A Look at Food and Farming Today in South Korea

The following is an article by Anders Riel Müller/ 송연준 Food First Research Fellow and Leader of the upcoming South Korea Food Sovereignty Tour, sponsored by Food First in partnership with Reality Tours.

Korea1I have been immersed in Korean food for so many years now I often forget how unknown and strange it can seem to the uninitiated, i.e. the majority of the world’s population. Korean food has not reached the global status and recognition of its neighboring Japanese and Chinese cuisines. However, the word is spreading through government initiatives, the popularity of Korean Pop Culture, YouTube chefs such as Maangchi, as well as dedicated TV shows like the Kimchi Chronicles on PBS.

Yet even with the growing popularity of Korean food around the world and the proliferation of gourmet restaurants in Seoul, very few foreigners manage to venture beyond the capital and other major cities to get a deeper sense of Korean food culture. Korean rural areas and the agricultural sector have not experienced the same level of breakneck industrialization as the rest of the country. The majority of food producers are still small-scale farmers and food processors. The average farm is still between 2.5 and 5 acres and most food producers are family operations. This is not the impression one gets when walking around in downtown Seoul, the world’s second largest metropolitan area. Here, chain stores and franchises dominate the cityscape. Most people visiting Korea never get beyond the flashing facades of the country’s high tech cities.

This is a shame, because my most amazing food experiences were not in Seoul or Busan; they were in small cities and villages no one outside Korea has ever heard of. I have been lucky through my work and family ties to have eaten at countless local restaurants where the vegetables were grown in the backyard, the kimchi was fermenting in clay pots on the terrace and the beef and pork came from the neighboring farm.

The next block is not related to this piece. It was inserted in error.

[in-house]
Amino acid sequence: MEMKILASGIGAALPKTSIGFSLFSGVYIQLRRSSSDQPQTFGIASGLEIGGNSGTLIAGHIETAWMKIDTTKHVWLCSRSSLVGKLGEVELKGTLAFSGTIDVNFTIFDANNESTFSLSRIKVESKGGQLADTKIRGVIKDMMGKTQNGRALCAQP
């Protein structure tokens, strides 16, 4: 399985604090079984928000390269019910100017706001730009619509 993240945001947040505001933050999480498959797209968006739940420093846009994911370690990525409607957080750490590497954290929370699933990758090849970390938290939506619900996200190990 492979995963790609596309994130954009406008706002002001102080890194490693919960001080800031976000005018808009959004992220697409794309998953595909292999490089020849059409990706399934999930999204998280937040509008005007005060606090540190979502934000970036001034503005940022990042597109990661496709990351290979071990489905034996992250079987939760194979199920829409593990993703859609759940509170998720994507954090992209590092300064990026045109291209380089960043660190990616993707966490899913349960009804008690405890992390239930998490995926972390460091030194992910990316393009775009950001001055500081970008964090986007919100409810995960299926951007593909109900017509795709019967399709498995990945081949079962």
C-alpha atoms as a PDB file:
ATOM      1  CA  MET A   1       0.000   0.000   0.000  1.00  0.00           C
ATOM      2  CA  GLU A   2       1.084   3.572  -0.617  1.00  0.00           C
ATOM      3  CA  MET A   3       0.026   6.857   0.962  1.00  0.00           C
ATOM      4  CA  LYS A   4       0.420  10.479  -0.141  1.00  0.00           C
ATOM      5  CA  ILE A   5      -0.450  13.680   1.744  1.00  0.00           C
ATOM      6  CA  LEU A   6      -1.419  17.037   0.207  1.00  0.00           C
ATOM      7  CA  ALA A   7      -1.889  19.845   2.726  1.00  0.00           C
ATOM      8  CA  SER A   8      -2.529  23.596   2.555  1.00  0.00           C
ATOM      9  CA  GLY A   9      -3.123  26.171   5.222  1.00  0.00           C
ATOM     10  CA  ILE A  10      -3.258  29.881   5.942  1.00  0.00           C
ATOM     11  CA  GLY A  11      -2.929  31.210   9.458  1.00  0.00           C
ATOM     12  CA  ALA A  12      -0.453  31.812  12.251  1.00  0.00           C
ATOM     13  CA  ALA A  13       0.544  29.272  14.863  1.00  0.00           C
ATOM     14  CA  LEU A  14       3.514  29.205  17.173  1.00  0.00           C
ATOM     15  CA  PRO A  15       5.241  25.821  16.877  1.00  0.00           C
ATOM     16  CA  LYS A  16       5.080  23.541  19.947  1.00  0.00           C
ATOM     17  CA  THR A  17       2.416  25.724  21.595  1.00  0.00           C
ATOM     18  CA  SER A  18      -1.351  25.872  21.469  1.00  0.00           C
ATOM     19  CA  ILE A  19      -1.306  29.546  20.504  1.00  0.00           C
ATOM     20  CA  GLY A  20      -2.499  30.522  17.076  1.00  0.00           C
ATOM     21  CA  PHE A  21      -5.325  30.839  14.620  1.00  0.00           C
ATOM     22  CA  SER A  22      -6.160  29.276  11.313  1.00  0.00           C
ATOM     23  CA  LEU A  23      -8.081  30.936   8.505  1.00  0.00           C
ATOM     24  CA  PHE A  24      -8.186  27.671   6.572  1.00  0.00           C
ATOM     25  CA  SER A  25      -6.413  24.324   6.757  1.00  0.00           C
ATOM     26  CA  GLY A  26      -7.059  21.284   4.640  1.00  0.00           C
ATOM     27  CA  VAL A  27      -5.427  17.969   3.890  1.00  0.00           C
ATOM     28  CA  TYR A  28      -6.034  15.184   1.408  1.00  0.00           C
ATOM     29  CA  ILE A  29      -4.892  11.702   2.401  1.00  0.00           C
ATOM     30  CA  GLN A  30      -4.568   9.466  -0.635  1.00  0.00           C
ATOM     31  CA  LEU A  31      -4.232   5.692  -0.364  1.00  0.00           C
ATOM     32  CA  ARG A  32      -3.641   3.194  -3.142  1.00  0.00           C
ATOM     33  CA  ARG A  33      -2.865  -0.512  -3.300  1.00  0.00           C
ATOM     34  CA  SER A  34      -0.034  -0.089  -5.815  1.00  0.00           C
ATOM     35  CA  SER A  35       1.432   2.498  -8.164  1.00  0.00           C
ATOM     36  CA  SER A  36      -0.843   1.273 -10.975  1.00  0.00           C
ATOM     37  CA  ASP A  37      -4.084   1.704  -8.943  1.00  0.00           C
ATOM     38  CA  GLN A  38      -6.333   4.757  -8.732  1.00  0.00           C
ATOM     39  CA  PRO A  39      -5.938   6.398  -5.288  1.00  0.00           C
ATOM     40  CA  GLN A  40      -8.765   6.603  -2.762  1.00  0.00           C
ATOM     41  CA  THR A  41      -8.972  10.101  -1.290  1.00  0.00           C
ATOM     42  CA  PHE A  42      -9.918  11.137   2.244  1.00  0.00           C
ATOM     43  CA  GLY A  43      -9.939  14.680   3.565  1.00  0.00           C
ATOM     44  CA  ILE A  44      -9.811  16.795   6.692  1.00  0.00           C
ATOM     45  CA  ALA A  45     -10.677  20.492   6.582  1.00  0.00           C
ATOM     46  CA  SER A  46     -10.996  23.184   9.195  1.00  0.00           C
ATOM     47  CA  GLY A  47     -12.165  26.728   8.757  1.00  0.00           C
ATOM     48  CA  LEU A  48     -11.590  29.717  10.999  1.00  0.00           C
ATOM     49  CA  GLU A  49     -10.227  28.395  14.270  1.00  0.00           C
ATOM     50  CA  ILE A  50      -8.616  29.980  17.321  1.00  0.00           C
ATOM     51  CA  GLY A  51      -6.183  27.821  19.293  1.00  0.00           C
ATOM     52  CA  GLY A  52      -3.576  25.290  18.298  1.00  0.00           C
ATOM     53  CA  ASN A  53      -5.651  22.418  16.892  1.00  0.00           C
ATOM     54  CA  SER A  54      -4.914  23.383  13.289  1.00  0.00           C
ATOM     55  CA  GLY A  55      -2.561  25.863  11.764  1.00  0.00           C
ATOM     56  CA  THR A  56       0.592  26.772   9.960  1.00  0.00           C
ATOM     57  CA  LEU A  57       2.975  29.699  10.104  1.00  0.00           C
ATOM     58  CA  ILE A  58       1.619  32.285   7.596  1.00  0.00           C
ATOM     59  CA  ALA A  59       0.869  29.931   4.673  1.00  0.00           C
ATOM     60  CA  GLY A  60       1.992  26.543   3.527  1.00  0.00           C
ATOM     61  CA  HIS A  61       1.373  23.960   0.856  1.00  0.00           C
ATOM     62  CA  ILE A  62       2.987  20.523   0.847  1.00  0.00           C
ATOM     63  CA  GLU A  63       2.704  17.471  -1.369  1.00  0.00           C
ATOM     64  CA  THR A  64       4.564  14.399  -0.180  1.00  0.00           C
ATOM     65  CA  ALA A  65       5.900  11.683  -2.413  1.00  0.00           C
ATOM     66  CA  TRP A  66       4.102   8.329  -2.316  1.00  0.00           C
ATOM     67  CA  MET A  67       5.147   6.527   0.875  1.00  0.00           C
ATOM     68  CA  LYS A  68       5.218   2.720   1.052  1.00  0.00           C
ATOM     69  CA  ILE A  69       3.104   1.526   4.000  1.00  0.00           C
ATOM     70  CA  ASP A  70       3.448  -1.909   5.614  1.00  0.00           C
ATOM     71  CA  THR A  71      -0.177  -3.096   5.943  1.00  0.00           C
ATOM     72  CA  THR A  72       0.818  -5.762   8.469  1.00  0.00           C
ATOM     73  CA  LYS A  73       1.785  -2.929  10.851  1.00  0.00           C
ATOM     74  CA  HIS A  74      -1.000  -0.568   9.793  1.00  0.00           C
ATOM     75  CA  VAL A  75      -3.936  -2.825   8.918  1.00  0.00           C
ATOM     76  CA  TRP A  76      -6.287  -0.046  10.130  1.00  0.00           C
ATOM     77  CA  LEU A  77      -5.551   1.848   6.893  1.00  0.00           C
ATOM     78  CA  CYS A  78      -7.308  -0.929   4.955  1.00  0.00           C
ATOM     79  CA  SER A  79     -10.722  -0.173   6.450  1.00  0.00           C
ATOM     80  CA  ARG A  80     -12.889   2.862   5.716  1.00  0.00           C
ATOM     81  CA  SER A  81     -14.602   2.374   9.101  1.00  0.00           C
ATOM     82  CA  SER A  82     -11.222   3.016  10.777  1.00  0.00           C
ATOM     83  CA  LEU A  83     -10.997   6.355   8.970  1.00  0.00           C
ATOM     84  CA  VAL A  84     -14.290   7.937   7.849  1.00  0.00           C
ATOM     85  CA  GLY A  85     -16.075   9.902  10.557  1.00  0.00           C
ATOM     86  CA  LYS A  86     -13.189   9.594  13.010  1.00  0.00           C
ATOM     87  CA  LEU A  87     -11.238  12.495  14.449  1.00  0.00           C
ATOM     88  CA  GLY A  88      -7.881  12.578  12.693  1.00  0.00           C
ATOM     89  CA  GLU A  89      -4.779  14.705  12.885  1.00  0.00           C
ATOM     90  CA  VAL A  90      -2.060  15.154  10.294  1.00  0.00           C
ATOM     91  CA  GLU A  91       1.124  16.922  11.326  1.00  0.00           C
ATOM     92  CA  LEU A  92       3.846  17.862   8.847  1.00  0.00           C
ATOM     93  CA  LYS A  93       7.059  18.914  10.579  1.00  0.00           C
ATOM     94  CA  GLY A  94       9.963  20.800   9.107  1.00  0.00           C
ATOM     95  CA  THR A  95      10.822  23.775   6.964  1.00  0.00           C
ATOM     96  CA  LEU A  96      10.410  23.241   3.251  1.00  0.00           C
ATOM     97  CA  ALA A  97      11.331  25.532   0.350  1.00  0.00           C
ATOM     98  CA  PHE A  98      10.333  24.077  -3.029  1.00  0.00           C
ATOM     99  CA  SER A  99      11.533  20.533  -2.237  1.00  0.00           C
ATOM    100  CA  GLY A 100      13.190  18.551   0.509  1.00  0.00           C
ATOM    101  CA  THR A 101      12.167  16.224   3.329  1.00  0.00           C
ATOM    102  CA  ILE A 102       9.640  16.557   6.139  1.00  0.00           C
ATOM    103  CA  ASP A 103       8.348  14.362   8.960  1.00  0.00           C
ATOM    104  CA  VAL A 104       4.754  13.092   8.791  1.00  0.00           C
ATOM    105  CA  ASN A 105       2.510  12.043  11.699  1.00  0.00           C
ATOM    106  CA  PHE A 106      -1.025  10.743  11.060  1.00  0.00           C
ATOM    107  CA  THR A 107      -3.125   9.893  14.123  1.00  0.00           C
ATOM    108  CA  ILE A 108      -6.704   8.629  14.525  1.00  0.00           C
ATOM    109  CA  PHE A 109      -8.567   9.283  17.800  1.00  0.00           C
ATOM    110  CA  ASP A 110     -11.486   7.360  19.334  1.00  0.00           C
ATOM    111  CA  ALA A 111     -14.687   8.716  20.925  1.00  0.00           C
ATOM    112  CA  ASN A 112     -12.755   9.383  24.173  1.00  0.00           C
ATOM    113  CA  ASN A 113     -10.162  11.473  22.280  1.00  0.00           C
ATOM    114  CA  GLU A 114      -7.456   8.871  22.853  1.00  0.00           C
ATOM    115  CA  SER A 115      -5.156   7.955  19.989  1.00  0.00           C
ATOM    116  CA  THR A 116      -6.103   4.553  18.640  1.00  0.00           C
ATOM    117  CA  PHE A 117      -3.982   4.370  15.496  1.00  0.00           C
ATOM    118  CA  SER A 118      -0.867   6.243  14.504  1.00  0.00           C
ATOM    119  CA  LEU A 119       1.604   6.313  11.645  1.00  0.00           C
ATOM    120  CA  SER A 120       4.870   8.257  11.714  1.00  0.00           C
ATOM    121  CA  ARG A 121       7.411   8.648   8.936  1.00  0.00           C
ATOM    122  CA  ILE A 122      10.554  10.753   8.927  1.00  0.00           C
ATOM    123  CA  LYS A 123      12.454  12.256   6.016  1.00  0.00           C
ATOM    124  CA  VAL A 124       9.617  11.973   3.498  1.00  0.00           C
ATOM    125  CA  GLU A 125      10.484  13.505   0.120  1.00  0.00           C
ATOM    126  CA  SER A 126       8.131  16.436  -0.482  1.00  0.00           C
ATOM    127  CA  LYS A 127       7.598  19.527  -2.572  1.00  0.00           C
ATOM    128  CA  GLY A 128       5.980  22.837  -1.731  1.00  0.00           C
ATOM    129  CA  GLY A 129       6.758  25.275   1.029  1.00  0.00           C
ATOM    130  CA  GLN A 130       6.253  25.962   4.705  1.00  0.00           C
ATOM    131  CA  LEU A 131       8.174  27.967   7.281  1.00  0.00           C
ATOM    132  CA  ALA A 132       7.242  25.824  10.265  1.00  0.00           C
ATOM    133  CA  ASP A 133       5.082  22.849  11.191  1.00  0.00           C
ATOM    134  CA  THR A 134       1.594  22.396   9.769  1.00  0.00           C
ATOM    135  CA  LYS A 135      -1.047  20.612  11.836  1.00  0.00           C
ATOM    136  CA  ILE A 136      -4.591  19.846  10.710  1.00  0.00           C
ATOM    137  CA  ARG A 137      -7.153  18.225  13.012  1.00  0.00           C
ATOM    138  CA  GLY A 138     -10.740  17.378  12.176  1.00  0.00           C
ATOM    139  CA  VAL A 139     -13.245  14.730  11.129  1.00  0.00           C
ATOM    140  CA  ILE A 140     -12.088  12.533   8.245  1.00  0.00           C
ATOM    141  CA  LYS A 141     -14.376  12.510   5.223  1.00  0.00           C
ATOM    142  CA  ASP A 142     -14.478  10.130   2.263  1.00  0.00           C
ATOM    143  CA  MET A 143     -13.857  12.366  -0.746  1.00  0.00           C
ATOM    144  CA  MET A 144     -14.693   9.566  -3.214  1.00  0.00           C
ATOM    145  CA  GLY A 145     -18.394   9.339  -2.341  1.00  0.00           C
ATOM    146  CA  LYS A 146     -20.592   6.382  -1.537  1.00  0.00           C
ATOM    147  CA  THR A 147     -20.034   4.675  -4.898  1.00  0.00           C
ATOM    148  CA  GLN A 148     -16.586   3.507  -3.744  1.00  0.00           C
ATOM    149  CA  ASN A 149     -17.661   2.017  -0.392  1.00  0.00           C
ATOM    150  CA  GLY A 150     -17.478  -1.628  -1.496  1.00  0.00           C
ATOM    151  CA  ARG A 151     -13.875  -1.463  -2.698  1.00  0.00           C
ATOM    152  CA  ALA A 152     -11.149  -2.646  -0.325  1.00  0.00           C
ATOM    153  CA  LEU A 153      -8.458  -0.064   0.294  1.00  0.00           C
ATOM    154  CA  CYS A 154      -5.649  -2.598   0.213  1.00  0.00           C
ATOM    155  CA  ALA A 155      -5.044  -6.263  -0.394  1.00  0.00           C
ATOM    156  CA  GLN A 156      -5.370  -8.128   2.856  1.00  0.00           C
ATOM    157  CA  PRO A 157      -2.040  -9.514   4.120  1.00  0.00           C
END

But life in the countryside is not a simple, uncomplicated life. Farmers and small-scale producers are struggling to survive as the onslaught of free trade agreements is threatening their livelihoods.

In Seoul, many restaurants will serve kimchi made in China, beef from the US, Chicken from Brazil and pork from Cambodia. Imported products are sold cheaper than domestic products; and making a living from agriculture and artisan food production is becoming increasingly difficult. Korean farmers have protested the liberalization of agriculture for decades—often at the forefront of demonstrations against the WTO—but the government is continuing to pursue further free trade agreements with large food exporting nations/regions such as Chile, the EU, Australia and the US. As a consequence, food self-sufficiency has dropped to the lowest level in Korean history. Even rice, the staple of all staples, has seen its level drop to the lowest level in modern history.

In addition to free trade agreements, a number of other factors have contributed to the country’s diminished self-sufficiency. Reduced agricultural subsidies, high debt and low food prices are putting farmers under intense pressure. Farmland is also decreasing at alarming rates as the government is incorporating more and more of the country’s already limited farmland into commercial and industrial mega-development projects and recreational “green spaces” for urban dwellers seeking to get away from the city on weekends. As a result, South Korean farmland has dwindled to the lowest levels since 1970.

Small farmers and producers have turned increasingly to promoting food sovereignty as their platform for radically changing the South Korean food system. The concept of food sovereignty provides producers with a comprehensive platform to address the multiple crises of health, environment and economy into one. Few places in the world have seen food sovereignty become such an integrated agenda for social change as in South Korea. The movement incorporates a broad range of social justice organizations seeking to counter the dominant development path that prioritizes the global competiveness of the big conglomerates like Samsung, LG, and Hyundai.

Farmers, producers and consumers organize in different ways, and in many different organizations, but the core of the movement(s) remains a commitment to producing good, healthy and environmentally friendly food at fair and stable prices for both producers and consumers. The movement also seeks to counter the fast-paced lifestyle of modern Korea. Korean food is at its core slow food. Essential Korean ingredients such as kimchi (fermented cabbage), ganjang (soy sauce) and doenjang (soy bean paste) take months of fermentation to mature. The majority of products sold in Korean supermarkets, however, are full of additives to give a “fermented” taste, but most of them have not had the time to ferment as they should. A slower lifestyle starts with letting one’s food mature.